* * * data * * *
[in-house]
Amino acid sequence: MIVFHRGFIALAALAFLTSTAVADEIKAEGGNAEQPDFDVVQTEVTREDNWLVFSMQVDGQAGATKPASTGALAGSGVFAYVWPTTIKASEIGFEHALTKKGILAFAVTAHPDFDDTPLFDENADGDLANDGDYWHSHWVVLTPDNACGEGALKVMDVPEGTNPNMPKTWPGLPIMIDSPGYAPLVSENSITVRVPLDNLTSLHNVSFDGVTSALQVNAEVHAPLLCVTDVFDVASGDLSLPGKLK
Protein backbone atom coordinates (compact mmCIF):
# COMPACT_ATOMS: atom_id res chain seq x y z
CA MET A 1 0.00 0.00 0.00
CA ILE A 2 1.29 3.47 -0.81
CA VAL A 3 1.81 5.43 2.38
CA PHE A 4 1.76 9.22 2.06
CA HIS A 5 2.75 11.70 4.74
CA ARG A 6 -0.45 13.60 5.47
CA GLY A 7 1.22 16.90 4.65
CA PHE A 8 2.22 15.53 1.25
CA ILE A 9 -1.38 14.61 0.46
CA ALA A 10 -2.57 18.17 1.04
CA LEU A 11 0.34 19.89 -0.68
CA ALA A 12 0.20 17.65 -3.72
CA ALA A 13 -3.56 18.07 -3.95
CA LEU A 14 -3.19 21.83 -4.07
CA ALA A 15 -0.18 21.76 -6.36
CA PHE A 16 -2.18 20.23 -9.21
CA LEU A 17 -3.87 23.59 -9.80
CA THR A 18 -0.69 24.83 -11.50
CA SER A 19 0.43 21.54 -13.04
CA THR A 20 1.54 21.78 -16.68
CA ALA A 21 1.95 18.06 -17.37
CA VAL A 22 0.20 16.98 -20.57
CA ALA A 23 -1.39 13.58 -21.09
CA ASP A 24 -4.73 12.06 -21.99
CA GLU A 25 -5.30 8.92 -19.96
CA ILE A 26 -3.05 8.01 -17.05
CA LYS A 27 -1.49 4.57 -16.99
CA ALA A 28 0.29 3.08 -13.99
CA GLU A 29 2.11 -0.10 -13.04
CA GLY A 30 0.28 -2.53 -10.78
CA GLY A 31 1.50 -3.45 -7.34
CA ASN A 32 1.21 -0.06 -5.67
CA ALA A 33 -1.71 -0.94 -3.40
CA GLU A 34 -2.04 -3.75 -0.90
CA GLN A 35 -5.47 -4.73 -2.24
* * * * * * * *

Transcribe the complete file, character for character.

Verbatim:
[in-house]
Amino acid sequence: MIVFHRGFIALAALAFLTSTAVADEIKAEGGNAEQPDFDVVQTEVTREDNWLVFSMQVDGQAGATKPASTGALAGSGVFAYVWPTTIKASEIGFEHALTKKGILAFAVTAHPDFDDTPLFDENADGDLANDGDYWHSHWVVLTPDNACGEGALKVMDVPEGTNPNMPKTWPGLPIMIDSPGYAPLVSENSITVRVPLDNLTSLHNVSFDGVTSALQVNAEVHAPLLCVTDVFDVASGDLSLPGKLK
Protein backbone atom coordinates (compact mmCIF):
# COMPACT_ATOMS: atom_id res chain seq x y z
CA MET A 1 0.00 0.00 0.00
CA ILE A 2 1.29 3.47 -0.81
CA VAL A 3 1.81 5.43 2.38
CA PHE A 4 1.76 9.22 2.06
CA HIS A 5 2.75 11.70 4.74
CA ARG A 6 -0.45 13.60 5.47
CA GLY A 7 1.22 16.90 4.65
CA PHE A 8 2.22 15.53 1.25
CA ILE A 9 -1.38 14.61 0.46
CA ALA A 10 -2.57 18.17 1.04
CA LEU A 11 0.34 19.89 -0.68
CA ALA A 12 0.20 17.65 -3.72
CA ALA A 13 -3.56 18.07 -3.95
CA LEU A 14 -3.19 21.83 -4.07
CA ALA A 15 -0.18 21.76 -6.36
CA PHE A 16 -2.18 20.23 -9.21
CA LEU A 17 -3.87 23.59 -9.80
CA THR A 18 -0.69 24.83 -11.50
CA SER A 19 0.43 21.54 -13.04
CA THR A 20 1.54 21.78 -16.68
CA ALA A 21 1.95 18.06 -17.37
CA VAL A 22 0.20 16.98 -20.57
CA ALA A 23 -1.39 13.58 -21.09
CA ASP A 24 -4.73 12.06 -21.99
CA GLU A 25 -5.30 8.92 -19.96
CA ILE A 26 -3.05 8.01 -17.05
CA LYS A 27 -1.49 4.57 -16.99
CA ALA A 28 0.29 3.08 -13.99
CA GLU A 29 2.11 -0.10 -13.04
CA GLY A 30 0.28 -2.53 -10.78
CA GLY A 31 1.50 -3.45 -7.34
CA ASN A 32 1.21 -0.06 -5.67
CA ALA A 33 -1.71 -0.94 -3.40
CA GLU A 34 -2.04 -3.75 -0.90
CA GLN A 35 -5.47 -4.73 -2.24